Creditors get tough on Hanjin Chairman ChoCreditors of troubled Hanjin Shipping continue to demand more of Hanjin Group and its chairman, Cho Yang-ho, warning that unless an additional 1 trillion won ($850 million) in cash is coughed up, they will file for court receivership.
But Cho has already spent more than 2 trillion won trying to keep the shipping company from going bankrupt and may not be able to offer more. In April, when he gave up management rights and supported a self-rescue plan, he warned that no more personal help would be forthcoming.
The latest proposal by creditor banks was that Korean Air, Hanjin Group’s airline and the largest shareholder of Hanjin Shipping, issue new shares to recapitalize the shipper.
Creditors also want Chairman Cho to chip in his own money.
The creditors proposed granting Hanjin Group a pre-emptive right to buy back the new shares before they are offered to the public once the shipper’s condition is stabilized.
A similar situation occurred when Kumho Asiana Group Chairman Park Sam-koo regained control of Kumho Industrial after injecting 220 billion won of his own money for a debt workout program.
Hanjin Shipping currently owes 100 billion won in unpaid charter fees to shipowners and is cash squeezed. According to creditors, the company will need some 1.2 trillion won in cash to operate for the next two years.
Hanjin Group suggested that it raise 400 billion won while also requesting 600 billion won in support from the shipping company’s main creditor, Korea Development Bank (KDB), but the creditors rejected the offer.
“There will be no additional support from creditors, as was agreed with the financial regulator earlier this year,” a KDB spokesperson said Monday.
KDB has said the company must take care of its liquidity problems on its own at a joint ministers’ meeting for industrial restructuring held last Wednesday.
“Hyundai [recently] sold Hyundai Securities, which provided [over] 1 trillion won [for Hyundai Merchant Marine],” the spokesman said. “Such active efforts are required [for Hanjin] to turn the company around.”
Hyundai Group Chairwoman Hyun Jeong-eun’s personal contribution of around 300 billion won to help Hyundai Merchant Marine is another precedent that creditors remind Hanjin’s Cho about.
Hanjin Group maintains that it has already spent a lot on the shipping company over the last two years.
Korean Air, which has a 33.2 percent stake in Hanjin Shipping, poured in over a trillion won after Cho became chairman of the shipper in 2014. That funding elevated the airline’s debt-to-equity ratio to a risky 931 percent, based on first-quarter results.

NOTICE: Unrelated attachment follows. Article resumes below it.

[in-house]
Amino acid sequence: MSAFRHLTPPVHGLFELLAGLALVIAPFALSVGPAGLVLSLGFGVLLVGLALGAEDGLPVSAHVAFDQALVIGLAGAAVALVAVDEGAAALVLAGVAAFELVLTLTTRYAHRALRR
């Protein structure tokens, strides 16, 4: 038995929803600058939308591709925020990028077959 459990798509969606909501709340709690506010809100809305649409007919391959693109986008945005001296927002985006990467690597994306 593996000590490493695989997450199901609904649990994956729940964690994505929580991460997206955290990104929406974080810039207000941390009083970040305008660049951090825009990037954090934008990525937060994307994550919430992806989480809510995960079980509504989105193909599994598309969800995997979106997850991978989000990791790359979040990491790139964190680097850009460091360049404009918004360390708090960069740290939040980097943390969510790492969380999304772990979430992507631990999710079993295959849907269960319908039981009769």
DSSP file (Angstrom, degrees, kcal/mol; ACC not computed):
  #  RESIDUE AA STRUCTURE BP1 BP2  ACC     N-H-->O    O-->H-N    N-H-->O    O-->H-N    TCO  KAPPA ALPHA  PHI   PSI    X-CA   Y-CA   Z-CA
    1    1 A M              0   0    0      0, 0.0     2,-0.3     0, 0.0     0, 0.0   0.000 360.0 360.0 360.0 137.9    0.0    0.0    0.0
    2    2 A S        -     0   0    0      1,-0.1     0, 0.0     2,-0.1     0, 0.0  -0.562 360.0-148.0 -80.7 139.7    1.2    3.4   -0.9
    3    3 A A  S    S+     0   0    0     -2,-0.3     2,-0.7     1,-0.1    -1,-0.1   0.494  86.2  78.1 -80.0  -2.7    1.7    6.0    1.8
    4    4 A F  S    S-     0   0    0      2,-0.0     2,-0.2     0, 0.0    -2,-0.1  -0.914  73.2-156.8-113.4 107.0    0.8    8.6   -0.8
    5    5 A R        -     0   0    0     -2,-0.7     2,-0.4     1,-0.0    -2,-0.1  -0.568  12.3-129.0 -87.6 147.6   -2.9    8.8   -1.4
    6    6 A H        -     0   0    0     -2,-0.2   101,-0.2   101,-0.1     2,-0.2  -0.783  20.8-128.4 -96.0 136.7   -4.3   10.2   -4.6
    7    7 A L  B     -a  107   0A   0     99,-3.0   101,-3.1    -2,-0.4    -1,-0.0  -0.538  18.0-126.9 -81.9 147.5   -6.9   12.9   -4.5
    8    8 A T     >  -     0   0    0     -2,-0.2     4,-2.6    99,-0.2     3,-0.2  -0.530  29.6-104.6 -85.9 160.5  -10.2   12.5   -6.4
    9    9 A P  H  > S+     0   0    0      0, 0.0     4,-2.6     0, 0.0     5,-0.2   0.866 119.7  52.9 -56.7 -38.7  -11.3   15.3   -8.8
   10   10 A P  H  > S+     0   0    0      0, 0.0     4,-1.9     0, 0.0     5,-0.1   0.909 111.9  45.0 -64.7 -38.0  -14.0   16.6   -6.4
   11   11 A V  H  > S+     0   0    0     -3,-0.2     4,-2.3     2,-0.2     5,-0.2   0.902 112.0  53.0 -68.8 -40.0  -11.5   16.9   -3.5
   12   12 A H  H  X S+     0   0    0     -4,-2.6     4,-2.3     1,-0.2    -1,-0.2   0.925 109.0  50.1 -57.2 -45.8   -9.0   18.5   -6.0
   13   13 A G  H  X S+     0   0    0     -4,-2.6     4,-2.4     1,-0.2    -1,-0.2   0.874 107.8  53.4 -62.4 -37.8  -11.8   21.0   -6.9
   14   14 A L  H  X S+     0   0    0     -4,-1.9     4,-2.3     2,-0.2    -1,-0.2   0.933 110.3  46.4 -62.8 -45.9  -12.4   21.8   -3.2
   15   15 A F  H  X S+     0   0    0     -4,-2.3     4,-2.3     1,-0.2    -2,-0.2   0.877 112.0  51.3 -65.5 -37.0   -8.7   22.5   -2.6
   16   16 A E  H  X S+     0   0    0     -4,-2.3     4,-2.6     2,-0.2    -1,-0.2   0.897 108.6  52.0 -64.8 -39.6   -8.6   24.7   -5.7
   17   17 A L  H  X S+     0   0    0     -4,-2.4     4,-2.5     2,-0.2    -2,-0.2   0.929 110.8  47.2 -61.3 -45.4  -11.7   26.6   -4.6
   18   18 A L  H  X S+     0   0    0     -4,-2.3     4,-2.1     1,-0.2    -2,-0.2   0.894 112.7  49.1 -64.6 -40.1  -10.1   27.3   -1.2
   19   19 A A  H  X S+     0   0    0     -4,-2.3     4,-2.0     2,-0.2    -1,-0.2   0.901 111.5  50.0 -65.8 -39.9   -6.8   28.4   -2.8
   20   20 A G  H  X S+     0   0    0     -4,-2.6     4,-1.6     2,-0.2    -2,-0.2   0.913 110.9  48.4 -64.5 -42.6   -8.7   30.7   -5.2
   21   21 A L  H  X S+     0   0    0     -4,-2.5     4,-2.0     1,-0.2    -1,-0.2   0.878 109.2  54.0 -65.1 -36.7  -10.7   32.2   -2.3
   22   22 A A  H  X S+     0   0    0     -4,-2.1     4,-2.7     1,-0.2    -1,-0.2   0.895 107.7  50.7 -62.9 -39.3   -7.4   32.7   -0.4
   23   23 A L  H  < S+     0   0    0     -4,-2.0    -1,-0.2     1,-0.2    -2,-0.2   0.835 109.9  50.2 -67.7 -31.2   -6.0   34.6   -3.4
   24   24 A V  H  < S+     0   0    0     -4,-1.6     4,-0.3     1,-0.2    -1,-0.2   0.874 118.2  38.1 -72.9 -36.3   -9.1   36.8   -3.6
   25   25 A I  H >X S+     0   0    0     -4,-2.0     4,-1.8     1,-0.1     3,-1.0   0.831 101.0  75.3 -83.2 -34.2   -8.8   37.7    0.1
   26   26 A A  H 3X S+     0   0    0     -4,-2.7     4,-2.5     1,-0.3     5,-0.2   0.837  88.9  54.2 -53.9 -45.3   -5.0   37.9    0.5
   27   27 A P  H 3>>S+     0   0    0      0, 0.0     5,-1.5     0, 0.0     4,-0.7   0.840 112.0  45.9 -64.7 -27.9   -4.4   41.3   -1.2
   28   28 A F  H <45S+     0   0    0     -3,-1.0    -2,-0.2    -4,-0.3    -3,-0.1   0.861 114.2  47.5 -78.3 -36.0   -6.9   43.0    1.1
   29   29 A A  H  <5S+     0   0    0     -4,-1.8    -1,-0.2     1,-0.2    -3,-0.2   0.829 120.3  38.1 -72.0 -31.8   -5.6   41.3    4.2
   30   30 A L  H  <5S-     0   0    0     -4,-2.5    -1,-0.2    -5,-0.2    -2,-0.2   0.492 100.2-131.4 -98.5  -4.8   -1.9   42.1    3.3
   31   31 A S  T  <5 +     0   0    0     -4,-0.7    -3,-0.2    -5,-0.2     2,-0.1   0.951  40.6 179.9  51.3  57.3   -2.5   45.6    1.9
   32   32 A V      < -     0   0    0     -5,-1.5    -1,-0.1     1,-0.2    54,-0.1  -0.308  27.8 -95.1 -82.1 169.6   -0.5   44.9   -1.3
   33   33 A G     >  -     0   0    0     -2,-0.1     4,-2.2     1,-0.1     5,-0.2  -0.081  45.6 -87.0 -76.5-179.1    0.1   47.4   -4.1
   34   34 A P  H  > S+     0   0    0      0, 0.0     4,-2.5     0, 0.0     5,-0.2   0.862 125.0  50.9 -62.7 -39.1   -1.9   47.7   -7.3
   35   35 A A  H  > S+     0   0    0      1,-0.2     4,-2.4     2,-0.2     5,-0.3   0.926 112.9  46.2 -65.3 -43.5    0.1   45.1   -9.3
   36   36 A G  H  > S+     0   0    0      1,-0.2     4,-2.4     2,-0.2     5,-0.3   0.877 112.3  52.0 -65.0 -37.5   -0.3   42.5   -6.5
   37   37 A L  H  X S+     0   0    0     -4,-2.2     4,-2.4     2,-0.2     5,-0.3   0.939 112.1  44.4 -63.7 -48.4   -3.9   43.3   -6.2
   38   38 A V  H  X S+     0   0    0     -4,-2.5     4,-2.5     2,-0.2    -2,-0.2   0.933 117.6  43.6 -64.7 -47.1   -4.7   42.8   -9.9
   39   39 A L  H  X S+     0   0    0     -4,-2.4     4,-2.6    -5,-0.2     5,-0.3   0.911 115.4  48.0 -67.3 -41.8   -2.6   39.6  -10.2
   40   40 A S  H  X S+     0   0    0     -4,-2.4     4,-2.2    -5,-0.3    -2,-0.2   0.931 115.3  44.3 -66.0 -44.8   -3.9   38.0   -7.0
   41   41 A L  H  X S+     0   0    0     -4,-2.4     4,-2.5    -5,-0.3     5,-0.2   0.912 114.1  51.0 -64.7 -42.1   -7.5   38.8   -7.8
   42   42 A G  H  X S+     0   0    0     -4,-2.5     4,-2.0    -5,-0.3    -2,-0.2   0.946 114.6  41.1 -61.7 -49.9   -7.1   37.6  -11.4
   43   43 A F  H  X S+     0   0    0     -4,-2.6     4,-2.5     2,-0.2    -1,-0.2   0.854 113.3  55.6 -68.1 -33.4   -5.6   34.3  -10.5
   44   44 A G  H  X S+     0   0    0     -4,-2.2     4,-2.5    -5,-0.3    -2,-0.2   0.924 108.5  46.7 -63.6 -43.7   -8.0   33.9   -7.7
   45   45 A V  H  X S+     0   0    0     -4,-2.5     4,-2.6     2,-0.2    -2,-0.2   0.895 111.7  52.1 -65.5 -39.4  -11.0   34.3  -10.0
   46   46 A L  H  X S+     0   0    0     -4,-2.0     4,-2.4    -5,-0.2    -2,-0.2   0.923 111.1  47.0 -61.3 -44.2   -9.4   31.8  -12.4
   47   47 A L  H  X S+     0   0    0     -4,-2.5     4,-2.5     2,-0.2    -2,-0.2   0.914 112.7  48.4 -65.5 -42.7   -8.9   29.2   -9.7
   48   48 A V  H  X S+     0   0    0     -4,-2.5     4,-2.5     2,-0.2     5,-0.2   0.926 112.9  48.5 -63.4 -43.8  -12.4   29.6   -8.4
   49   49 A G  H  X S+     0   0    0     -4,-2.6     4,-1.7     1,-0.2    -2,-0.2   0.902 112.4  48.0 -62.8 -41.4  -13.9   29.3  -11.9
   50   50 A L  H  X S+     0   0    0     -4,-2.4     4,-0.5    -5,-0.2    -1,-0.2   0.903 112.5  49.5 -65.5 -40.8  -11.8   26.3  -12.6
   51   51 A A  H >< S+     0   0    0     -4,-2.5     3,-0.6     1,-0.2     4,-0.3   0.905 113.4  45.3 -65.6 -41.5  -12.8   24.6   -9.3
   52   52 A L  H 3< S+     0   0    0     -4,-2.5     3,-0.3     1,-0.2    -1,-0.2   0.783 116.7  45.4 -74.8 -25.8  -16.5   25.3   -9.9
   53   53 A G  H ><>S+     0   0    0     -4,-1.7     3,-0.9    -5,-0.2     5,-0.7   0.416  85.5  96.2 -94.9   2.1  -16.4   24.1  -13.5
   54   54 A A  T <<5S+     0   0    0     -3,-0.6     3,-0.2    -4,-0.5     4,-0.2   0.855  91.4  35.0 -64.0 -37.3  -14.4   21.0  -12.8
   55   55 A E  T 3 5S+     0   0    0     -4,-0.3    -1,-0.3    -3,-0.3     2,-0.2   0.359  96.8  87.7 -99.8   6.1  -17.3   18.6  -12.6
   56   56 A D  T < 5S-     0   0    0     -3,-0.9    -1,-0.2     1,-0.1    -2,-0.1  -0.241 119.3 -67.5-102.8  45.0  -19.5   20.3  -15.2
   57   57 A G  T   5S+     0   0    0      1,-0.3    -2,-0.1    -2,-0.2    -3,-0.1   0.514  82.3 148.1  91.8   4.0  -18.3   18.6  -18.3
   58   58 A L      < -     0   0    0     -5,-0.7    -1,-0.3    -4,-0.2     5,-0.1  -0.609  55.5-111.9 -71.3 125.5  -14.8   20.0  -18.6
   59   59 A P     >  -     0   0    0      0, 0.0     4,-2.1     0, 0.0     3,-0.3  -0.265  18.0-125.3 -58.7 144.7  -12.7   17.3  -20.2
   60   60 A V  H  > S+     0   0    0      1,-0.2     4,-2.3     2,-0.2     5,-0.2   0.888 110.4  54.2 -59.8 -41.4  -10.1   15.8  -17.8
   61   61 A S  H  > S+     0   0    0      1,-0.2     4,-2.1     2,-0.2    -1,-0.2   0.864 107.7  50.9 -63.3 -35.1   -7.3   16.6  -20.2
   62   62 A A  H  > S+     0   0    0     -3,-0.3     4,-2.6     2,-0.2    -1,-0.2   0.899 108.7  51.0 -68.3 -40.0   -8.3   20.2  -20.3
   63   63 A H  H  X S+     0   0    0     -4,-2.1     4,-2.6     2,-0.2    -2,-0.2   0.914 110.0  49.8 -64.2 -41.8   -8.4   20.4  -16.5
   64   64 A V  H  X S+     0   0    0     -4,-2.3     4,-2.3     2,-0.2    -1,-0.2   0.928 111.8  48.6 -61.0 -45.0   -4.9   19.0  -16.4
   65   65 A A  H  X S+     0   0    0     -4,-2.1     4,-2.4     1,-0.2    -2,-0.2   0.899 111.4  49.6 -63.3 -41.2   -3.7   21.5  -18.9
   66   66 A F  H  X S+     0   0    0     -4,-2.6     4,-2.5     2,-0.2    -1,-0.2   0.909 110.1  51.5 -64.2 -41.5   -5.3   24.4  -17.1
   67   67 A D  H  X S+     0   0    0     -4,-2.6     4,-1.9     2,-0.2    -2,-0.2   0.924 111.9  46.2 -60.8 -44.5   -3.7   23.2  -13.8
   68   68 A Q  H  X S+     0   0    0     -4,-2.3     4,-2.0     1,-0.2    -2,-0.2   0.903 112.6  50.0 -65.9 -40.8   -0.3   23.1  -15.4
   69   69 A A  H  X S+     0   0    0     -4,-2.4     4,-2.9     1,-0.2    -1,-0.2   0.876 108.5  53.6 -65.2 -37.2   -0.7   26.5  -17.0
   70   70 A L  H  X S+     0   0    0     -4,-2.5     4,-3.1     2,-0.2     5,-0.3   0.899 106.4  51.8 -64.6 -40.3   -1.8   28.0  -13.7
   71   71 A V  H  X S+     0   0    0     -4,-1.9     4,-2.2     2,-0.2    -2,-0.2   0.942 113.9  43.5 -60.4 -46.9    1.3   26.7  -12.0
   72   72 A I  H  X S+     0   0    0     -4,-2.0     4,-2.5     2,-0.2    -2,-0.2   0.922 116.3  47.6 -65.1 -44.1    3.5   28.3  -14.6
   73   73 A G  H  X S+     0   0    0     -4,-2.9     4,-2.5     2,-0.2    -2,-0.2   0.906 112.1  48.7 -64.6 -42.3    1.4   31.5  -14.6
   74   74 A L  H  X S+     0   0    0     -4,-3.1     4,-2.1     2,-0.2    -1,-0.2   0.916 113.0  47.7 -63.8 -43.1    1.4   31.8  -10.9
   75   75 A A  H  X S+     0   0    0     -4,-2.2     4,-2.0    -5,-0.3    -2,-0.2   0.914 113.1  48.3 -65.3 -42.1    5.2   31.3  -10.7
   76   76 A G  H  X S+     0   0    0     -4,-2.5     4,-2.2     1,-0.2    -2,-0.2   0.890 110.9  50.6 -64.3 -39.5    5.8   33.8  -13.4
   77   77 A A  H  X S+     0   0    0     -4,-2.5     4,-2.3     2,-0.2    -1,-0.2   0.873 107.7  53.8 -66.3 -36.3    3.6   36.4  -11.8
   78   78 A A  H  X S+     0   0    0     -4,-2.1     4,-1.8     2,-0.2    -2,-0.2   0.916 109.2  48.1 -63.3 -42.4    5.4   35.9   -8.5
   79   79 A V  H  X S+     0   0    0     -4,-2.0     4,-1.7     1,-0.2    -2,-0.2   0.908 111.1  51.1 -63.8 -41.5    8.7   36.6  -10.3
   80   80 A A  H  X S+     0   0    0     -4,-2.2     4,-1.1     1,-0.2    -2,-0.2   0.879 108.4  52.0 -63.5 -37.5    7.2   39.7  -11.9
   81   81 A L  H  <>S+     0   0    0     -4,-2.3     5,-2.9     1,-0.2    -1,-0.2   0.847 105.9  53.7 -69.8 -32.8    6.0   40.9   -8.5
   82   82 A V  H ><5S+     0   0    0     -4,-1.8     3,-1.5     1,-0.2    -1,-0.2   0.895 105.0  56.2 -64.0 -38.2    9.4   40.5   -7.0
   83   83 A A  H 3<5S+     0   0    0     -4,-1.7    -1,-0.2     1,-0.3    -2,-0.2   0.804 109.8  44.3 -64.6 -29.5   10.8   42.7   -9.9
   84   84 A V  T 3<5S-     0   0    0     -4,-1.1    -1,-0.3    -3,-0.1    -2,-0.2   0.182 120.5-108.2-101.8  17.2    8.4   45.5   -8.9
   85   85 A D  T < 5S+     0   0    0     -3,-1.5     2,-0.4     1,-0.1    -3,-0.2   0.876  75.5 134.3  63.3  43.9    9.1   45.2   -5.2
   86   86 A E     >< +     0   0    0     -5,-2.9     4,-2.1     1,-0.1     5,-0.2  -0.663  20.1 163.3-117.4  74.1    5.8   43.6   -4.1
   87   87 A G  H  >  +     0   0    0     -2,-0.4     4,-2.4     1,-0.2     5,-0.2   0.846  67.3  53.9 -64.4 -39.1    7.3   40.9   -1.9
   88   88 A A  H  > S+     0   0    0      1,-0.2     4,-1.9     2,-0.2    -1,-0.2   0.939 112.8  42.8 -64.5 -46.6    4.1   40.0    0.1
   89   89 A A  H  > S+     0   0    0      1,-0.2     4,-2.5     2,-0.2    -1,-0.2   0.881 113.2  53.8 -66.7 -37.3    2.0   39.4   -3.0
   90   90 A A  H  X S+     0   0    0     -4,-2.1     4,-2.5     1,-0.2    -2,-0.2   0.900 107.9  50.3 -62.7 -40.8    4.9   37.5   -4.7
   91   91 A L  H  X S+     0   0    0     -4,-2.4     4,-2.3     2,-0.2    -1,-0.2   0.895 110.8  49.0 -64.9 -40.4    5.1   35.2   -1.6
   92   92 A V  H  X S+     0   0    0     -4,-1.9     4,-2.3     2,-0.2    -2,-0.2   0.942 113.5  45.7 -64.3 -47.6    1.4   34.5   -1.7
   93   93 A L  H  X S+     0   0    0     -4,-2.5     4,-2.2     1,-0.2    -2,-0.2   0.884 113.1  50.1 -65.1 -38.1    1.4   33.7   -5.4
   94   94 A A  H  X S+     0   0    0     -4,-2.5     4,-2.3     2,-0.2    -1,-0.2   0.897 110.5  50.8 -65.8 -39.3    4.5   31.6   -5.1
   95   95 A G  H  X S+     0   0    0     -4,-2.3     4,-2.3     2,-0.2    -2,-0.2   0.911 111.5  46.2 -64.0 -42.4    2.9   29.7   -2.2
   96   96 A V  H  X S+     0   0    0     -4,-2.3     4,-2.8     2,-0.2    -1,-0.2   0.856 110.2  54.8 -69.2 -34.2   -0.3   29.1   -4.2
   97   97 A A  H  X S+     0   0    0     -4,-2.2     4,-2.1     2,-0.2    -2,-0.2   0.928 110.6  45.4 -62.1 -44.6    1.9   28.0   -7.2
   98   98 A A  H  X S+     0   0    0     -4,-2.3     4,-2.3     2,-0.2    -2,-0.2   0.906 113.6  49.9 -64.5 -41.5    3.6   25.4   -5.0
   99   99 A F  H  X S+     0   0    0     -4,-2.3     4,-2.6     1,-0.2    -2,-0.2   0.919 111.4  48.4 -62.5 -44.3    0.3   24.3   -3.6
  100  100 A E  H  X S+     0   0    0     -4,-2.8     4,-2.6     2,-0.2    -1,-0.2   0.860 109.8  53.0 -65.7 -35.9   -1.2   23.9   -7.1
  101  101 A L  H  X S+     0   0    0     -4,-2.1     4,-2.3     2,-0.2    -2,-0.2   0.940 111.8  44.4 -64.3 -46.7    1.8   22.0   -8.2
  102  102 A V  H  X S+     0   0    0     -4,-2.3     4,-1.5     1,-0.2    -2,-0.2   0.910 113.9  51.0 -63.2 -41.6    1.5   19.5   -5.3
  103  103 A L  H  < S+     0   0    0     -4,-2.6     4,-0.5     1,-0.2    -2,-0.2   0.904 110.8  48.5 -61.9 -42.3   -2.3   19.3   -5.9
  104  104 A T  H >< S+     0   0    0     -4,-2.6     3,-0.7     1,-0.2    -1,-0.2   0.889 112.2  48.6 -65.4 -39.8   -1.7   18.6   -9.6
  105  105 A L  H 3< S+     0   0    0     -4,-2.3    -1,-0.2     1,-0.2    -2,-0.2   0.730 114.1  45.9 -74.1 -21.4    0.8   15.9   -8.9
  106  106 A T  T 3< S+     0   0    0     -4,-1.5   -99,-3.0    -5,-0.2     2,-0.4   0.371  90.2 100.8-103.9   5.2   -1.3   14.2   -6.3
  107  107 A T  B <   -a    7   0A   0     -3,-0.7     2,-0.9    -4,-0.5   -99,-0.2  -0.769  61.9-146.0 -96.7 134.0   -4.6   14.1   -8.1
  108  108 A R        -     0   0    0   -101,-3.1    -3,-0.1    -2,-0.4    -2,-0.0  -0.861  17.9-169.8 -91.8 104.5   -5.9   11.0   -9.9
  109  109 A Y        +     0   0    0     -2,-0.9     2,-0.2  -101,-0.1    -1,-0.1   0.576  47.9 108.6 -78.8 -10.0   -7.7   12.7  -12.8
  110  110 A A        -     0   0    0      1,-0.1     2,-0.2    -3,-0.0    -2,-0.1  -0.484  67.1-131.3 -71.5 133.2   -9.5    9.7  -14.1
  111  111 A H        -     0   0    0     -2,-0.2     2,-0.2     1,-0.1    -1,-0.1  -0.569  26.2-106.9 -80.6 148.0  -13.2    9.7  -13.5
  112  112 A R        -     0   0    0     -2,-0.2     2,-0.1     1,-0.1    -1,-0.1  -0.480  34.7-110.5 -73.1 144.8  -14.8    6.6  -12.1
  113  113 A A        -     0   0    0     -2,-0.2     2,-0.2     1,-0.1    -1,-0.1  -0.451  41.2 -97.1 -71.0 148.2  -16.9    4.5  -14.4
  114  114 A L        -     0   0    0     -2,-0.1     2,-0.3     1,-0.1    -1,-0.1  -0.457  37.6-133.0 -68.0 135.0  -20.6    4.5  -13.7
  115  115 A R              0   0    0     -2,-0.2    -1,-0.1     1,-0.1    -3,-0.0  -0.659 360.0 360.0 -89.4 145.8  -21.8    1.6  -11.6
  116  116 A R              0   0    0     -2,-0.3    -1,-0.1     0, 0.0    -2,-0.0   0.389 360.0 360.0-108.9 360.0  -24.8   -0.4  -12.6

As the shipper failed to show improvement and additional injections were expected, the credit rating of the airline by the Korea Investors Service dropped from A in 2013 to BBB+ in March this year.
“Honestly, the decision of whether Cho will make a personal contributions is his own to make, and we have no authority to talk about it,” a Hanjin Group spokesperson said Monday.
“Nothing regarding additional funding by Korean Air has yet been confirmed.”
Meanwhile, Korea’s shipbuilders are having trouble with the restructuring plans proposed last week, as their unions are not going along.
The union of Daewoo Shipbuilding & Marine Engineering (DSME) opened a vote by its 7,000 union members on a strike. The trigger was the shipbuilder’s plan to spin off its special-purpose ship division, which makes ships for defense, to bring in an additional 300 billion won.
“We are an ownerless company, and our defense business was what hindered foreign buyers from acquiring DSME,” a union spokesperson said. “The separation of the special-purpose ship business essentially means the creditor bank, KDB, plans to sell DSME in the near future.” The company denied the claim and said the decision was financial.
The union of Hyundai Heavy Industries (HHI) is planning a protest Wednesday at its Ulsan shipyard over the company’s recent decision to spin off 994 facility maintenance workers into a separate company.
“We joined HHI, but the company is pushing us to become suppliers now,” a union member said. “Management says our wages will be guaranteed, but once we move out, we’re not part of HHI anymore.”
BY KIM JEE-HEE, PARK EUN-JEE [firstname.lastname@example.org]
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